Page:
Legislative Appointment Of Electors: An Extreme Legal Move And An Unlikely Profile in Courage

The GOP leadership in Pennsylvania has decisively disavowed moving to seize the power to appoint electors directly under any circumstances. 
A supporter of President Donald J. Trump hold up their Make America Great Again hat. At the Reading Regional Airport in Bern Township, PA Saturday afternoon October 31, 2020 where United States President Donald J. Trump spoke during a campaign rally for his bid for reelection.
Bern twp., PA - October 31: A supporter of President Donald J. Trump hold up their Make America Great Again hat. At the Reading Regional Airport in Bern Township, PA Saturday afternoon October 31, 2020 where United S... Bern twp., PA - October 31: A supporter of President Donald J. Trump hold up their Make America Great Again hat. At the Reading Regional Airport in Bern Township, PA Saturday afternoon October 31, 2020 where United States President Donald J. Trump spoke during a campaign rally for his bid for reelection. (Photo by Ben Hasty/MediaNews Group/Reading Eagle via Getty Images) MORE LESS
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November 5, 2020 5:46 p.m.

This article is part of TPM Cafe, TPM’s home for opinion and news analysis.

As the President’s path to victory narrows, some of his supporters (including his son, Donald Jr.) are beginning to float one of the most extreme legal moves possible: that a state legislature directly appoint presidential electors, ignoring the people’s votes. That sort of power grab after the election has already been held would be unprecedented and unconstitutional. But legal arguments aside, it would be pointless. There simply aren’t enough states where a state legislature might cross that Rubicon for it to change the results of the election. For that, we can thank an unlikely cast of politicians: the Republican leadership of the Pennsylvania state legislature.

The reason this is even an issue is that Article II of the Constitution says that each state shall appoint its electors for the Electoral College “in such manner as the Legislature thereof may direct.” For over a century, every state’s laws have set a popular election as the “manner” of appointing the electors. That wasn’t always true in the early days of the Republic, however, and in Bush v. Gore the Supreme Court said that the state legislature, “after granting the franchise in the special context of Article II, can take back the power to appoint electors.” But the Court also made clear that once a state grants people the right to vote in presidential elections, that right is “fundamental” and subject to federal constitutional constraints. As the National Task Force on Election Crises has explained, a state legislature trying to yank back the power to appoint presidential electors after an election because it didn’t like the result would probably violate the Constitution.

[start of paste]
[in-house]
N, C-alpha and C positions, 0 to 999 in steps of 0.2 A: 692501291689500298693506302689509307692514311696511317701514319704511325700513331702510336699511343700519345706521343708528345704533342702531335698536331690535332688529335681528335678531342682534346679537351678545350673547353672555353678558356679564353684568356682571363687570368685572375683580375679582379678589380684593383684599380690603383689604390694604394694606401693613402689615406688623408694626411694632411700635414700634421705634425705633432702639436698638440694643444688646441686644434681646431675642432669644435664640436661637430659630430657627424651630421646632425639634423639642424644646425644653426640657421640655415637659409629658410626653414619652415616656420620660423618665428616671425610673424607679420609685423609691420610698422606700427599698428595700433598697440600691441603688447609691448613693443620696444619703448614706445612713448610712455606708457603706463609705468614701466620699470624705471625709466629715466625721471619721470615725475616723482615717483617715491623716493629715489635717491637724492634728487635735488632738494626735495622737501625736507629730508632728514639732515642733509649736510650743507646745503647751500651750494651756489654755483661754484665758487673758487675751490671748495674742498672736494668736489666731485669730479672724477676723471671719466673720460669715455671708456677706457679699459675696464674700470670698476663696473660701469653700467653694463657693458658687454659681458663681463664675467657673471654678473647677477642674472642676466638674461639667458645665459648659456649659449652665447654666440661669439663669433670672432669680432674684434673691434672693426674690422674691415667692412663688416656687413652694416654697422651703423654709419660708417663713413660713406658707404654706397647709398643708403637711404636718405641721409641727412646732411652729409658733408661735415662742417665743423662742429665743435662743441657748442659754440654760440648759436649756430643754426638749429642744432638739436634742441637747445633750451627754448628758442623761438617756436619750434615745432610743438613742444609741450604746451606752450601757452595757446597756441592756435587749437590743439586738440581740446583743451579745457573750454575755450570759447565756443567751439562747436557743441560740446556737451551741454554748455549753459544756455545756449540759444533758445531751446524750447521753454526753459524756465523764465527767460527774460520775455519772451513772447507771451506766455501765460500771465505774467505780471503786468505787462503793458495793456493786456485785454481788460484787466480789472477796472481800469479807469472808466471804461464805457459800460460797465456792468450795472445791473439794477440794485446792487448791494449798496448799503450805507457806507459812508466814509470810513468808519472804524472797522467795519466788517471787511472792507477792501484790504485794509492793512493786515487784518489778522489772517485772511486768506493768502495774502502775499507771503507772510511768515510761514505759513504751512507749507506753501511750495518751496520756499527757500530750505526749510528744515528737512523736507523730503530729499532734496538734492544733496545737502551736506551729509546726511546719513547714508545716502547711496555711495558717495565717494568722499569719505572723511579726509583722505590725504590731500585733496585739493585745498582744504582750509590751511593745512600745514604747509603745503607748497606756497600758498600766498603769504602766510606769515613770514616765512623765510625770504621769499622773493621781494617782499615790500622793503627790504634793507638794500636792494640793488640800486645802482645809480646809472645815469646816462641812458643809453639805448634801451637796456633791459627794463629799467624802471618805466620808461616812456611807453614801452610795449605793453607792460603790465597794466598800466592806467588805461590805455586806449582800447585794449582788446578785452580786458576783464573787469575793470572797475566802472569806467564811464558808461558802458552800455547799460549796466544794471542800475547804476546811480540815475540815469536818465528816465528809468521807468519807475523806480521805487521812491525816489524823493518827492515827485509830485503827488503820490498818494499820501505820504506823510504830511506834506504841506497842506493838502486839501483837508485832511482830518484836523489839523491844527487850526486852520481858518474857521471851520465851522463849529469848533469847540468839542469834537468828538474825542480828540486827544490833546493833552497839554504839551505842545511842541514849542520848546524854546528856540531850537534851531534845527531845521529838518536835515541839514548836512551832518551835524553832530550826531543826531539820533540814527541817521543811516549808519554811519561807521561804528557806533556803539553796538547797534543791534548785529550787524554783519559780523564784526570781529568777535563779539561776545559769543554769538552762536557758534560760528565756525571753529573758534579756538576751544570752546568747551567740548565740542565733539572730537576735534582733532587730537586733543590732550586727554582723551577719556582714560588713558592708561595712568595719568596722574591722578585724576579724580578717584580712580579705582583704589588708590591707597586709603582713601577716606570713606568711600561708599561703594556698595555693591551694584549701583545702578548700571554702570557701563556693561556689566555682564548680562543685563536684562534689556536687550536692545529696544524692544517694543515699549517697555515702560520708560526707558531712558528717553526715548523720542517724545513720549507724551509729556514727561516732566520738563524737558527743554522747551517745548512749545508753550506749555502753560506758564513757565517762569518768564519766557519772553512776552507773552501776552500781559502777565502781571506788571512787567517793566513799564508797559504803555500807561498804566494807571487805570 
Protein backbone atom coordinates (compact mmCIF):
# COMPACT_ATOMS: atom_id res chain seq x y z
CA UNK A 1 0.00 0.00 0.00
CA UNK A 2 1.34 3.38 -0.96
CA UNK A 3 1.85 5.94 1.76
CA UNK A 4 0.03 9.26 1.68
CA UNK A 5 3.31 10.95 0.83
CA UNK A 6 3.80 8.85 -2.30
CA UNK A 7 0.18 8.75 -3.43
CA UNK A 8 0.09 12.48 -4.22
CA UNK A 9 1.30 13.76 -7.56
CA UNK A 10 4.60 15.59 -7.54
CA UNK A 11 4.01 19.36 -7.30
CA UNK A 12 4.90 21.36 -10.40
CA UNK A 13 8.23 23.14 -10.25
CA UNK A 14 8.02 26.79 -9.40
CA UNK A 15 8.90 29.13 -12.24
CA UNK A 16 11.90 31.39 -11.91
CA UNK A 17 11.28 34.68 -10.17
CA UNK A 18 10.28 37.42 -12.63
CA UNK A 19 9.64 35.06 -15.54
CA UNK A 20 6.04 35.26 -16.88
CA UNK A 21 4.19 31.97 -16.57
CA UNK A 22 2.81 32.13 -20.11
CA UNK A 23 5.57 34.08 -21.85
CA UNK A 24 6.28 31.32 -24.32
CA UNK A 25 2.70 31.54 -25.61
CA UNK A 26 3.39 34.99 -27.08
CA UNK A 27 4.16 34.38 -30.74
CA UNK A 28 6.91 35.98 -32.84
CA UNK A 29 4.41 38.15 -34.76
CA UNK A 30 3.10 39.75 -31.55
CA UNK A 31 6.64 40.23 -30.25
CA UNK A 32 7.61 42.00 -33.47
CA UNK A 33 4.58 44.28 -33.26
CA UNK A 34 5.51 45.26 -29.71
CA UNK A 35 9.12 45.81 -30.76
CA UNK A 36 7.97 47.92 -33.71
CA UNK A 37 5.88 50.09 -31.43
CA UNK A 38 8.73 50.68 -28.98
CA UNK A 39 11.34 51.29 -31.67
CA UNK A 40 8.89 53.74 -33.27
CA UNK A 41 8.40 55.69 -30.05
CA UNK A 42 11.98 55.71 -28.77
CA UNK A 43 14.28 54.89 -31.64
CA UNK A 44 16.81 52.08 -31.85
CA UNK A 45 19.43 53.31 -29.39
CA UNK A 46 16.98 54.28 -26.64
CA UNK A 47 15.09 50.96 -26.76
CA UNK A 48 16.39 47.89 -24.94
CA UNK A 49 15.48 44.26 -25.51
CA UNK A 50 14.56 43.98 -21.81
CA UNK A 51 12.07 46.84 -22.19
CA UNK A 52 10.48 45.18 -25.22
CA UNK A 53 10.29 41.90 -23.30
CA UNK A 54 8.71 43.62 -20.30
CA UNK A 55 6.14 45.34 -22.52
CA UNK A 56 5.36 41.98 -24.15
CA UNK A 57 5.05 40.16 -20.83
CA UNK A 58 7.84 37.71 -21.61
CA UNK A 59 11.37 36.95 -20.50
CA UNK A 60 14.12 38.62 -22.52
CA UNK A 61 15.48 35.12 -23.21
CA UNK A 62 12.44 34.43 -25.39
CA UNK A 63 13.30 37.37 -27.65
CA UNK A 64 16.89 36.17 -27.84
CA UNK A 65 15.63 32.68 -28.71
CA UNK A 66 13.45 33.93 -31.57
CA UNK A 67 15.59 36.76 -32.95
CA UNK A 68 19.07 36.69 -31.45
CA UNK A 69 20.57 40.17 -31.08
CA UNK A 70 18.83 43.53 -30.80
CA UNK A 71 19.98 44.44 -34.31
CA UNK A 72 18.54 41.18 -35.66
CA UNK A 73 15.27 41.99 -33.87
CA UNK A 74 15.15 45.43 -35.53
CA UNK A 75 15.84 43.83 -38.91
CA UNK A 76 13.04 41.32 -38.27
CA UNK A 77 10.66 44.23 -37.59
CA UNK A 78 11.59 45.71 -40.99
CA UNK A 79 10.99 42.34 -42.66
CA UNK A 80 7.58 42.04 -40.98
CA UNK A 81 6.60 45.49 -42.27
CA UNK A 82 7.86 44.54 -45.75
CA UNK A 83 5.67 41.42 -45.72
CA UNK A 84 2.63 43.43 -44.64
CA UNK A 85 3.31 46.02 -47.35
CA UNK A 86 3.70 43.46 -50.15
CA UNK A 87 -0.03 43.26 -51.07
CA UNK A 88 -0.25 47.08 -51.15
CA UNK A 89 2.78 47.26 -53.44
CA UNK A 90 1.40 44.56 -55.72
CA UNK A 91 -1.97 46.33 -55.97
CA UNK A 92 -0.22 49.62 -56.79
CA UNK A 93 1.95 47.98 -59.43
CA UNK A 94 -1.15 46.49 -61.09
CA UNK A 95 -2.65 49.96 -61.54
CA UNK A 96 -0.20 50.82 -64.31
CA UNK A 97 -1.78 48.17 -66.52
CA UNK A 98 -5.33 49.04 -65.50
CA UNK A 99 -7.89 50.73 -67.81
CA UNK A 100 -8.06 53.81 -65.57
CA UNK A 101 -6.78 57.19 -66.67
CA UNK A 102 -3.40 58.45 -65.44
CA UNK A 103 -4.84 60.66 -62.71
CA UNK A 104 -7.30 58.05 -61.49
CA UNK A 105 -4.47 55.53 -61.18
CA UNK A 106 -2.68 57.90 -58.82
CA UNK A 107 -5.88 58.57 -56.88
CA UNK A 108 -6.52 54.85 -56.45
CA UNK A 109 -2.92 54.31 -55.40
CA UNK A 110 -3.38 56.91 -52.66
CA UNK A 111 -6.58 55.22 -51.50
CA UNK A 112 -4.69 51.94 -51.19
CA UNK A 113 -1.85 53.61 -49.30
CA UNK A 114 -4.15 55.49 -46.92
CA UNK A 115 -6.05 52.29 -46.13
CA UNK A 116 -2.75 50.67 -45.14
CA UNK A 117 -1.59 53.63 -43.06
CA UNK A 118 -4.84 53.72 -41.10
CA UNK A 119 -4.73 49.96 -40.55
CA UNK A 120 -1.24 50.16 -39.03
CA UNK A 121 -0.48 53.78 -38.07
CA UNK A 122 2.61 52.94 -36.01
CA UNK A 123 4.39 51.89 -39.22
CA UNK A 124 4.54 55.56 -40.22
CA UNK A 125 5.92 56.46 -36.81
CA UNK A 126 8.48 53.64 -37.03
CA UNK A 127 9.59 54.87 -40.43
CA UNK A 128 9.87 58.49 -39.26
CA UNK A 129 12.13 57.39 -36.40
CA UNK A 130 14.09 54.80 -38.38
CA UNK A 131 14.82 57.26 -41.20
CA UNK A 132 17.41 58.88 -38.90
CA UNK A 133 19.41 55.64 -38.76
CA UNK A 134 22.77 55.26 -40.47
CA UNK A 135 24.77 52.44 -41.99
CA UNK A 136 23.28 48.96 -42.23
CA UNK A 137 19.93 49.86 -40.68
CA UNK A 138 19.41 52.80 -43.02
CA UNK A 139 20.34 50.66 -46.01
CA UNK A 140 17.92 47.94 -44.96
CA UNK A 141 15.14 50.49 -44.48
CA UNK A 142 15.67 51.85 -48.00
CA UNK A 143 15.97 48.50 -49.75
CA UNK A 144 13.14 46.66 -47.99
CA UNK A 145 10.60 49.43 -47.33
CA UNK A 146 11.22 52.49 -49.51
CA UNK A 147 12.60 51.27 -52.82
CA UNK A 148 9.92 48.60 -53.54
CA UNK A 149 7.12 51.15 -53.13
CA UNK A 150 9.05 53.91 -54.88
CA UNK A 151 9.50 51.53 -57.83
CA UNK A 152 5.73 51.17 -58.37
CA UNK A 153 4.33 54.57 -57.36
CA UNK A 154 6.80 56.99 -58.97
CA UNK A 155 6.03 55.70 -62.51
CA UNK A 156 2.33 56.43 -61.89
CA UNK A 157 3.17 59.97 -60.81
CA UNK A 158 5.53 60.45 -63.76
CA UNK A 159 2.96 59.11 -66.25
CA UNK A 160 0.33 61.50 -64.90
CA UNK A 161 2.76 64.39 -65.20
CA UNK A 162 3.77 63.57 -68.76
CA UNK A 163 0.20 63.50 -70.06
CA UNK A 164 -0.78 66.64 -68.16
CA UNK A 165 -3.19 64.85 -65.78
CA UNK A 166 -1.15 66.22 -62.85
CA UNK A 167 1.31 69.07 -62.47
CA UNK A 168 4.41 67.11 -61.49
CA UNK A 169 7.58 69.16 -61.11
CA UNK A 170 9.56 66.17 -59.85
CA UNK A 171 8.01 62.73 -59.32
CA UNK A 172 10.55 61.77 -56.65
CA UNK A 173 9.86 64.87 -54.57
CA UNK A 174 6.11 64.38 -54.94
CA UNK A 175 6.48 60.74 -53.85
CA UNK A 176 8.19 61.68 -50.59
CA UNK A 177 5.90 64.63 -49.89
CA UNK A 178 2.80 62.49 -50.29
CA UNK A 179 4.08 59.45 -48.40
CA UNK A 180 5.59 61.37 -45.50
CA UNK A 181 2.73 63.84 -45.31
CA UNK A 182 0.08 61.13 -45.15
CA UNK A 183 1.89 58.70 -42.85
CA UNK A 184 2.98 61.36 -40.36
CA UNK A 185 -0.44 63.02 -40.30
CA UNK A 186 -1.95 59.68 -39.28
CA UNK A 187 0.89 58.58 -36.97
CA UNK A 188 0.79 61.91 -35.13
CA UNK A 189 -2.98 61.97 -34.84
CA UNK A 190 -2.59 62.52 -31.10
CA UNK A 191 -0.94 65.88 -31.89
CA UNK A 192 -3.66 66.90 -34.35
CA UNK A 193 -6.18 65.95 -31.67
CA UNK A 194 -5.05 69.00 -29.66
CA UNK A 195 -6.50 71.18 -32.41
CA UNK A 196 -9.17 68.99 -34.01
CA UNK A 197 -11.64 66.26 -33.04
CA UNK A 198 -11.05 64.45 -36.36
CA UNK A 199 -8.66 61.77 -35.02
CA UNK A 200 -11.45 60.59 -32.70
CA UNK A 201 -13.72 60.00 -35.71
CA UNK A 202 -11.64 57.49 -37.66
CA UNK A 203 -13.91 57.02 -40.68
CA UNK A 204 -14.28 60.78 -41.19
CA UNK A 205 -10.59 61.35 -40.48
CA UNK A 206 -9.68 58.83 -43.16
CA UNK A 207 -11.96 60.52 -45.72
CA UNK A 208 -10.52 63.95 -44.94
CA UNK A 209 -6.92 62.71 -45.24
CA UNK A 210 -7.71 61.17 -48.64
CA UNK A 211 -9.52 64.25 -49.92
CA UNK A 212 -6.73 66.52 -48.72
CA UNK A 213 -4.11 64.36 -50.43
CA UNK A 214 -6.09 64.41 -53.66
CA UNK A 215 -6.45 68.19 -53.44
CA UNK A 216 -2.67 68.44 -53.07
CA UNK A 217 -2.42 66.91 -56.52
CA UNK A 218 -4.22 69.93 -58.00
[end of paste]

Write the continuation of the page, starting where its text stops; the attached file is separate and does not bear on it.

That legal question, however, is becoming increasingly academic as the votes are tallied in key battleground states. As mail-in ballots are counted in Pennsylvania, the President’s initial margin has gotten narrower and narrower — and seems likely to disappear entirely. With Pennsylvania in hand, former Vice President Joe Biden would have enough electors to win the Electoral College without Arizona, or Georgia, or North Carolina, or Nevada. Of course, the Pennsylvania legislature is controlled by Republicans and the state might therefore seem like fertile ground for an attempt to seize the power to appoint electors directly.

But the GOP leadership in Pennsylvania has decisively disavowed making such a move under any circumstances. State Senate Majority Leader Jake Corman and State House Majority Leader Kerry Benninghoff were clear about that in an opinion piece last month, and reiterated that commitment today. As a result, if Biden wins the most votes in Pennsylvania then the election is over. Even if he loses all of the remaining battleground states. Even if Republicans in Georgia and Arizona jump off the legal cliff and appoint Trump electors, it would be political suicide for naught.

Earlier this week, election law scholar Franita Tolson told the remarkable story of Samuel Randall, the Speaker of the House of Representatives during the convulsive conflict over the presidential election of 1876. Randall, a Democrat, refused to let his own party take extreme partisan measures to try to install their candidate, Samuel Tilden. In 1876, the country was on the verge of plunging back into civil war, and Randall put country over party to pull us back. In 2020, we may have to thank State Senate Majority Leader Corman and State House Majority Leader Benninghoff for their unlikely profile in courage.

 


Matthew A. Seligman is a Supreme Court litigator and legal scholar in Washington, D.C. He is currently teaching a seminar at Harvard Law School on disputed presidential elections.

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